And that’s just the English proficiency part. The consultant didn’t examine the need to keep instructing students in content as well. If we don’t find a way to instruct students in their academic subjects while they spend two years learning English, then the ELL program will create fluent English speakers who are two years behind in any substantive content.

Teaching kids to speak English without giving them any substantive knowledge may prepare them to be callers to talk-radio programs, but it’s not much help in finding a job or succeeding in life.

So welcome the new school year, with the same old Legislature serving up the same lack of resources and the same ideological hokum. Want to buy some gift wrap?

Tuesday, August 10, 2004

Last Month's Democratic National Convention Column

We're catching up. My web subscription to The Tribune kicked in yesterday, so I could retrieve the column that ran on Monday, Aug. 2. The newspaper version is available here, for a while, anyway.

The column ran with a charcoal drawing of speakers at the Democratic Convention, a pyramid with Bill and Hillary Clinton and Barack Obama at the bottom, then Teresa Heinz Kerry and John Edwards, and then John Kerry. Because it's The Tribune, they put a fuzzy drawing, in a box, at the bottom of the pyramid; it appears to be Ted Kennedy. Maybe you have to be a 'winger and get the email to know for sure. Not the best "pull quote" but that's the way it goes.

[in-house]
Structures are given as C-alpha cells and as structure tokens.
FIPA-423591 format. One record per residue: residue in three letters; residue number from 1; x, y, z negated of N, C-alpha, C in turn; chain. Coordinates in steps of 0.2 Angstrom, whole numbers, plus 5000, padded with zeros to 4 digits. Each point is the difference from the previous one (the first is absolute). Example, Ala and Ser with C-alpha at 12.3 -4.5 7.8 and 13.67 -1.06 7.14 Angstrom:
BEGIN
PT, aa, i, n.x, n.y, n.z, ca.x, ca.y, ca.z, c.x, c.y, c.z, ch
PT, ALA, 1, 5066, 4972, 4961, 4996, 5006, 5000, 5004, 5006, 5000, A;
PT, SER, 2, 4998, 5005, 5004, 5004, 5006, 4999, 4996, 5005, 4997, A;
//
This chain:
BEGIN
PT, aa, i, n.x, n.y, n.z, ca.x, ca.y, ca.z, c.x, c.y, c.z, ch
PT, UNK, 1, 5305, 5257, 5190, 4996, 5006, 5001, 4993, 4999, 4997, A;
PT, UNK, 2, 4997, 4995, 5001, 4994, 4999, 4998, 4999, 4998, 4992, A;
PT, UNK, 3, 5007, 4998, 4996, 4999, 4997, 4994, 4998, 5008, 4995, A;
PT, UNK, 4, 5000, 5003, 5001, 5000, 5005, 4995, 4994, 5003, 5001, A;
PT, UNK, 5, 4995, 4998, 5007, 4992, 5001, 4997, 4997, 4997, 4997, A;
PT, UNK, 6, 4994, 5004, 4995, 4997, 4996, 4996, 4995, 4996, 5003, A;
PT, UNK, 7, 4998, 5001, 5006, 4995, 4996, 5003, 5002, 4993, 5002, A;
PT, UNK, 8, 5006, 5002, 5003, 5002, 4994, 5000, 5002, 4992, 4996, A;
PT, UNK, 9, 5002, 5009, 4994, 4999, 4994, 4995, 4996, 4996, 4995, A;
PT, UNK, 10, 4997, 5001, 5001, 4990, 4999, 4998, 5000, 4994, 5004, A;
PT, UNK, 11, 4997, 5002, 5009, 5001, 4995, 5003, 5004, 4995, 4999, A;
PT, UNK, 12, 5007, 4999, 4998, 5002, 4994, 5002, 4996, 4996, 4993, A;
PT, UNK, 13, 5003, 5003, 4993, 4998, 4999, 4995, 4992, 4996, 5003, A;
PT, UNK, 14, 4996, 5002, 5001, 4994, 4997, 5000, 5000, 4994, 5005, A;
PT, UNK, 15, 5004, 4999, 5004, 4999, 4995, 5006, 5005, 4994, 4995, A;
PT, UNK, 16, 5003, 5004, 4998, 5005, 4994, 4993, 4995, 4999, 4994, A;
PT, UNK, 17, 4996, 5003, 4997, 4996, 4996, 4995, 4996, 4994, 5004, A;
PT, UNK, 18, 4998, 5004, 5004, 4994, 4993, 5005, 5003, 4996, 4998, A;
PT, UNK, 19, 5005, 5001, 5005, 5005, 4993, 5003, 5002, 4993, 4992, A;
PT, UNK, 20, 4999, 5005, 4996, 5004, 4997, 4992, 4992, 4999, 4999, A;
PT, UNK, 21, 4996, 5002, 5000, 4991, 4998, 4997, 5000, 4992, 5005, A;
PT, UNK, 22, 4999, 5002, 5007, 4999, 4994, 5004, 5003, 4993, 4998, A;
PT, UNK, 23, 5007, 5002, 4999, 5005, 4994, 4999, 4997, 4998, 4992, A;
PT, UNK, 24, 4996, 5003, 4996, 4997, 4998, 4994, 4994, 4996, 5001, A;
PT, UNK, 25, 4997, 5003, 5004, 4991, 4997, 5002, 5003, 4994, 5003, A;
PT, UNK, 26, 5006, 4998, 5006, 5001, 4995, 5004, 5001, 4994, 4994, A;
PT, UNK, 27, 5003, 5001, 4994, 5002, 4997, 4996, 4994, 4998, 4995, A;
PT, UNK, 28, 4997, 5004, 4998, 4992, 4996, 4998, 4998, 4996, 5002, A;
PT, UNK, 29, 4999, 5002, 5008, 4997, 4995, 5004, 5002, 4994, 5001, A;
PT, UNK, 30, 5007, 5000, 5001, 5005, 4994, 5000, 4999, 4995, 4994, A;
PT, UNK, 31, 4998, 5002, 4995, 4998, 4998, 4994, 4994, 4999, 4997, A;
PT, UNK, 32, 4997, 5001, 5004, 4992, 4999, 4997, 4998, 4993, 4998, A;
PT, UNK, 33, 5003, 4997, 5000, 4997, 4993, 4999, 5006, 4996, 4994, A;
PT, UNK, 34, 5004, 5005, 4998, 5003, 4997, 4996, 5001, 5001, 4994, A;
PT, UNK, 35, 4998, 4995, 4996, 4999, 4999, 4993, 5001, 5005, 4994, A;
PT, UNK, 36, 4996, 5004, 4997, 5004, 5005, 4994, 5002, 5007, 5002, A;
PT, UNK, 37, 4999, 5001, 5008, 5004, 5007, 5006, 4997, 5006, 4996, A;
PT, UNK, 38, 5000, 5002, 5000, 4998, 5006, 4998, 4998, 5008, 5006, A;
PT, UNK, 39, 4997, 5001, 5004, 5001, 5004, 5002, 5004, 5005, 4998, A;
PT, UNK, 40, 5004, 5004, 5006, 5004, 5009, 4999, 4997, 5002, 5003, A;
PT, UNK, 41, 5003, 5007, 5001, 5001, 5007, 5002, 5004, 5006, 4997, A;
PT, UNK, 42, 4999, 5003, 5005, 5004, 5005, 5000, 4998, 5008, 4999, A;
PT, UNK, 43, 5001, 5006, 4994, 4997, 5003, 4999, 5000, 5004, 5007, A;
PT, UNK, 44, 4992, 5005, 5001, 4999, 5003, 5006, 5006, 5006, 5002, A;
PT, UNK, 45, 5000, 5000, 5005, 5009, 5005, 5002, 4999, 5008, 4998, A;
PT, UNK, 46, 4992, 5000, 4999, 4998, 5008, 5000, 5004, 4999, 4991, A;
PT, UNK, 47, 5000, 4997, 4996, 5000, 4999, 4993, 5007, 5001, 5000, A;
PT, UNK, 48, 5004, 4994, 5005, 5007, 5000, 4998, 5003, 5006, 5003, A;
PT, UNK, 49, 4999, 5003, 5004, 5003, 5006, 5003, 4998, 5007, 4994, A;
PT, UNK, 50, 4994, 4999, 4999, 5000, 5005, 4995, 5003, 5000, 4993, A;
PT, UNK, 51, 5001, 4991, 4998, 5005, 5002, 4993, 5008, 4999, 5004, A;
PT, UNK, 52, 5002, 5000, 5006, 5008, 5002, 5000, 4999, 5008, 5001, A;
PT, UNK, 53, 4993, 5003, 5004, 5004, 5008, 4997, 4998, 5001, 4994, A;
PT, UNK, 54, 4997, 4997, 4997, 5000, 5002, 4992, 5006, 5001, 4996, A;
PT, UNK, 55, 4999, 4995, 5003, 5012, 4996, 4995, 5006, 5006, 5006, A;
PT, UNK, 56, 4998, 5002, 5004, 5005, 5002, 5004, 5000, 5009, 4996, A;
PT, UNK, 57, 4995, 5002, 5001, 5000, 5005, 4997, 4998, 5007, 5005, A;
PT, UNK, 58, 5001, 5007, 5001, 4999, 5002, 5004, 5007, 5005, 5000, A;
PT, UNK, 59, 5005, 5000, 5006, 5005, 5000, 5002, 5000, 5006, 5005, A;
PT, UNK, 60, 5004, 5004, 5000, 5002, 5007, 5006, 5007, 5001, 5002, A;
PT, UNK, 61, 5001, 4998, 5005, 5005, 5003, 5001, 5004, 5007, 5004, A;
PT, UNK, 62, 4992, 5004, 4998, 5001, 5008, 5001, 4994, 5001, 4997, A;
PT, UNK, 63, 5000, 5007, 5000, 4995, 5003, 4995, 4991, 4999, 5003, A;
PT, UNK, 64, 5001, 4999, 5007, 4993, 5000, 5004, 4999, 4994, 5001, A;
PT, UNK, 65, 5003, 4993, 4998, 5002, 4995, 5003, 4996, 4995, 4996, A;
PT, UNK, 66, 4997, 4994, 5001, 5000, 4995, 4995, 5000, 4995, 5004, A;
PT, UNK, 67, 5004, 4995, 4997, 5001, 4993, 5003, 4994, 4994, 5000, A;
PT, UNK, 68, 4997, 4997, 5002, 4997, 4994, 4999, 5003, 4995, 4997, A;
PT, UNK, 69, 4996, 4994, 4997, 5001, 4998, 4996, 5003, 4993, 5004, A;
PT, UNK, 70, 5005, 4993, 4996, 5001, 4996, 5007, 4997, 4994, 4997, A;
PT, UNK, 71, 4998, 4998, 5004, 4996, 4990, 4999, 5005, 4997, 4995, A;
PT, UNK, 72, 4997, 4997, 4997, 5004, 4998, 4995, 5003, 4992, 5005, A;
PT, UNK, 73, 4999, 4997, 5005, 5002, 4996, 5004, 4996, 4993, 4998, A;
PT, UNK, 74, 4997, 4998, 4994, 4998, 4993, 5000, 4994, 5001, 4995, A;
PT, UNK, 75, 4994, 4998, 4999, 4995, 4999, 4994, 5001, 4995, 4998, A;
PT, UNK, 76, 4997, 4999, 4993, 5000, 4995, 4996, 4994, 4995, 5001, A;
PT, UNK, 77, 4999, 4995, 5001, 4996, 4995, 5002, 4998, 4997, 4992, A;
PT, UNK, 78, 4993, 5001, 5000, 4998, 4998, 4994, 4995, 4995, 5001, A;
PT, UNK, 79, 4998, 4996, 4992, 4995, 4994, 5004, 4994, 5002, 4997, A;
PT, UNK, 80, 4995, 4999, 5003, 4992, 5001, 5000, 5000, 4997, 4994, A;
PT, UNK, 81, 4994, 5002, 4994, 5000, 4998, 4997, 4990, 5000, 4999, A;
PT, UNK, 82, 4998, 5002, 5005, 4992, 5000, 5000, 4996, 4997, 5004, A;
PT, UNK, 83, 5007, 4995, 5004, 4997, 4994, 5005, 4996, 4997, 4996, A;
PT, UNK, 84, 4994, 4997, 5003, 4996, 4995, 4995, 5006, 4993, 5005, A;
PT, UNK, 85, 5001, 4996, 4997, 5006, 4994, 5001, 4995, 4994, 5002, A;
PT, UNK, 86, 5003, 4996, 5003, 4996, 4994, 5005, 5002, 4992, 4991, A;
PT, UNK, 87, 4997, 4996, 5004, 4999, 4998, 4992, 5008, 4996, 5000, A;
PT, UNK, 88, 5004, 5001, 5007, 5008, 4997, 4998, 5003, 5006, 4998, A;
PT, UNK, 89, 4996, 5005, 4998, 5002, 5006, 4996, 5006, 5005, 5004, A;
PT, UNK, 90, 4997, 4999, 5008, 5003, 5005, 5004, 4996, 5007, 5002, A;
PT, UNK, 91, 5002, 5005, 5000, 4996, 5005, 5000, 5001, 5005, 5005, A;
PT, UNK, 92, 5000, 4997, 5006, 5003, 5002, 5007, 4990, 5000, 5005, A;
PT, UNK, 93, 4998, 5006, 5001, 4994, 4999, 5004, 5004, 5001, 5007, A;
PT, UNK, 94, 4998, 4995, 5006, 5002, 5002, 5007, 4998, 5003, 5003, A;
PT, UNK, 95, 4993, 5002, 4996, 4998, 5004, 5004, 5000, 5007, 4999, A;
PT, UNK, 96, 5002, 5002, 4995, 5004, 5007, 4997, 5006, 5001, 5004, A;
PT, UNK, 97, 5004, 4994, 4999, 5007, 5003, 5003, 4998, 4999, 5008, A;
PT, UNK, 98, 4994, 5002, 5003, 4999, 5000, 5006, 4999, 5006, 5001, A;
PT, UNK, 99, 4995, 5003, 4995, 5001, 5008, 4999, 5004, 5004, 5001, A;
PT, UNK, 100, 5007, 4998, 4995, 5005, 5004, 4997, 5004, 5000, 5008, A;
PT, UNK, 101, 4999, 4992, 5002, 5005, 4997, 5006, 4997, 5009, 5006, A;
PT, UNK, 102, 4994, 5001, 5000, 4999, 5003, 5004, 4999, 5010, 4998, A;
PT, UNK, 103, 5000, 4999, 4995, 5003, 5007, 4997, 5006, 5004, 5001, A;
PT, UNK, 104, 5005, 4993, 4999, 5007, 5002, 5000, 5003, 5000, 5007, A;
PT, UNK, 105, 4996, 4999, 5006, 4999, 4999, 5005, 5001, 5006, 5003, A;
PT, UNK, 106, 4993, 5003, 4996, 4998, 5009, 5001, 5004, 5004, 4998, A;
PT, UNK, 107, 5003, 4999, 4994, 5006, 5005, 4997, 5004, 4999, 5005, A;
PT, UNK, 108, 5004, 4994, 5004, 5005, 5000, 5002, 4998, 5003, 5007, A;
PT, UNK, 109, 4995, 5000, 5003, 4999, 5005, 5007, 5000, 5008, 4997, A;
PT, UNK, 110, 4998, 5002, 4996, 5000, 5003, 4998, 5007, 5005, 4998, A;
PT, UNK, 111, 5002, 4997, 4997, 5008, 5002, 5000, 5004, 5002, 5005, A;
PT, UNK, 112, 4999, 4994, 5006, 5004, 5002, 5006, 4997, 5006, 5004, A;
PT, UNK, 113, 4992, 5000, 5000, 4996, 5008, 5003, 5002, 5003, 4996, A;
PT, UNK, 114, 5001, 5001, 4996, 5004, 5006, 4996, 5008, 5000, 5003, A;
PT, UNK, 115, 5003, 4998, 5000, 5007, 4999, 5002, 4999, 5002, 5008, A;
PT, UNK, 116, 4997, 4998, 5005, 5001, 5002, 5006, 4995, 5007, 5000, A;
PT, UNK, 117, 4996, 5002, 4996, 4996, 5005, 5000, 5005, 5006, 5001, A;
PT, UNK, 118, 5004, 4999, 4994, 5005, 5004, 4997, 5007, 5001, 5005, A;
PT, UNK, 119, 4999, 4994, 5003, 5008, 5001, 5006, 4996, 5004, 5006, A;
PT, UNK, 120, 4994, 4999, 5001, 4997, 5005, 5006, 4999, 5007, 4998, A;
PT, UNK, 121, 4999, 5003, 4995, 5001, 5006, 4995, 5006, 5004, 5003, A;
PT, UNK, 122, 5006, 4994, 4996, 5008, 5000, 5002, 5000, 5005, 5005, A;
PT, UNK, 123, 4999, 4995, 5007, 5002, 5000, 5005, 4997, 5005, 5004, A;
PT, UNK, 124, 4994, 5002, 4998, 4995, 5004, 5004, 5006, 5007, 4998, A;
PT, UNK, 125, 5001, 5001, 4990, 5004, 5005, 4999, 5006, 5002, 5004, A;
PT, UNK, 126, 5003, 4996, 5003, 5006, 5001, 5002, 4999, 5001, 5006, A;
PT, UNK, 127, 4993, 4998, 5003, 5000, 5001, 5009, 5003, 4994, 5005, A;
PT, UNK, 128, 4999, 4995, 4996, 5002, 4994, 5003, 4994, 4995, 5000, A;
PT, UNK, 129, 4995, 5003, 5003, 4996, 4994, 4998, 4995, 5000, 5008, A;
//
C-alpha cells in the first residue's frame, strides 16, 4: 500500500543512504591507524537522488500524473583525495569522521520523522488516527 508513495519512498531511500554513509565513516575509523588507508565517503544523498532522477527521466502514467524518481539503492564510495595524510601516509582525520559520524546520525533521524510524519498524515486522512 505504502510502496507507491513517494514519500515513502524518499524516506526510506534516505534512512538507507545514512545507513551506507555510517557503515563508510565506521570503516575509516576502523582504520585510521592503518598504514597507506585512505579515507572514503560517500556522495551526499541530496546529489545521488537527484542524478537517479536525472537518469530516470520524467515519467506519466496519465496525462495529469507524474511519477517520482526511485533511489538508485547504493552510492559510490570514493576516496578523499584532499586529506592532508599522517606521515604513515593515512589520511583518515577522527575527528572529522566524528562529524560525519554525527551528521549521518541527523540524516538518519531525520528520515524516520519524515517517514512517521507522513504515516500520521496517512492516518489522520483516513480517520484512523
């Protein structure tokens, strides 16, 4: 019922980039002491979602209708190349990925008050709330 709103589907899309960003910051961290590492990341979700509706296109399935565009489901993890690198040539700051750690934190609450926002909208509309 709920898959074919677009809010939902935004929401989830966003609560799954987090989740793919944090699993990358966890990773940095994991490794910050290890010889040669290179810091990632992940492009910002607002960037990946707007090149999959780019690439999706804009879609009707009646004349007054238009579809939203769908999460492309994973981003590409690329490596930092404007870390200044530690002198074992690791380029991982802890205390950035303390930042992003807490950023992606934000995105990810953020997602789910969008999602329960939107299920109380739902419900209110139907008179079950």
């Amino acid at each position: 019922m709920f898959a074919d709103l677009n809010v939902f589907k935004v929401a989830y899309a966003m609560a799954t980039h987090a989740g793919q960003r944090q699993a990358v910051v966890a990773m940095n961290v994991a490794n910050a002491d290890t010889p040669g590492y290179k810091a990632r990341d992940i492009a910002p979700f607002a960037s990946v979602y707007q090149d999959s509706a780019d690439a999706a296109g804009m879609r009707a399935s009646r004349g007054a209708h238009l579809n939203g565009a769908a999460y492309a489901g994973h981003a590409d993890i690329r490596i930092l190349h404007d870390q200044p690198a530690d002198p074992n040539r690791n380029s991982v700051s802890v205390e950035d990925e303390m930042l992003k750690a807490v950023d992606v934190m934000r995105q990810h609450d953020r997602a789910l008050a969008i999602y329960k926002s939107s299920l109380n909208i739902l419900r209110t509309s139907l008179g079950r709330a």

Convention Wrap-Up
If you follow politics, you've decided on your candidate; if you haven't decided, you don't care

East Valley Tribune, Aug. 2, 2004

I watched the Democratic National Convention on CNN because of Larry King, the sovereign of the non sequitur. I pitied CNN’s “convention comedian” Mo Rocca. How do you seem amusing when your straight man is funnier -- even if inadvertently?

Worse, Mo was only CNN’s third-funniest guy. He got edged out by both Larry and by Bob Dole, who sounds increasingly like his Saturday Night Live imitation. Maybe going to Senate spouse events with Bill Clinton helps Dole hone his self-imitation.

Dole’s essential task was to repeat the GOP talking points, and he performed his job gamely. His comments became increasingly compressed, a few buzzwords thrown up resignedly against the relentless cheerleading of the designated Democrats. (This year, there are no informed impartial observers. People who know anything about politics have made up their minds. People who haven’t made up their minds don’t follow politics.)

Dole first would growl the backhanded compliment that’s the currently-required opener to a full-fledged political put-down. As each evening wore on, Dole’s comments got briefer and more cryptic: “Military service nice, but flip-flopped on Iraq. Flip-flopper, Larry.”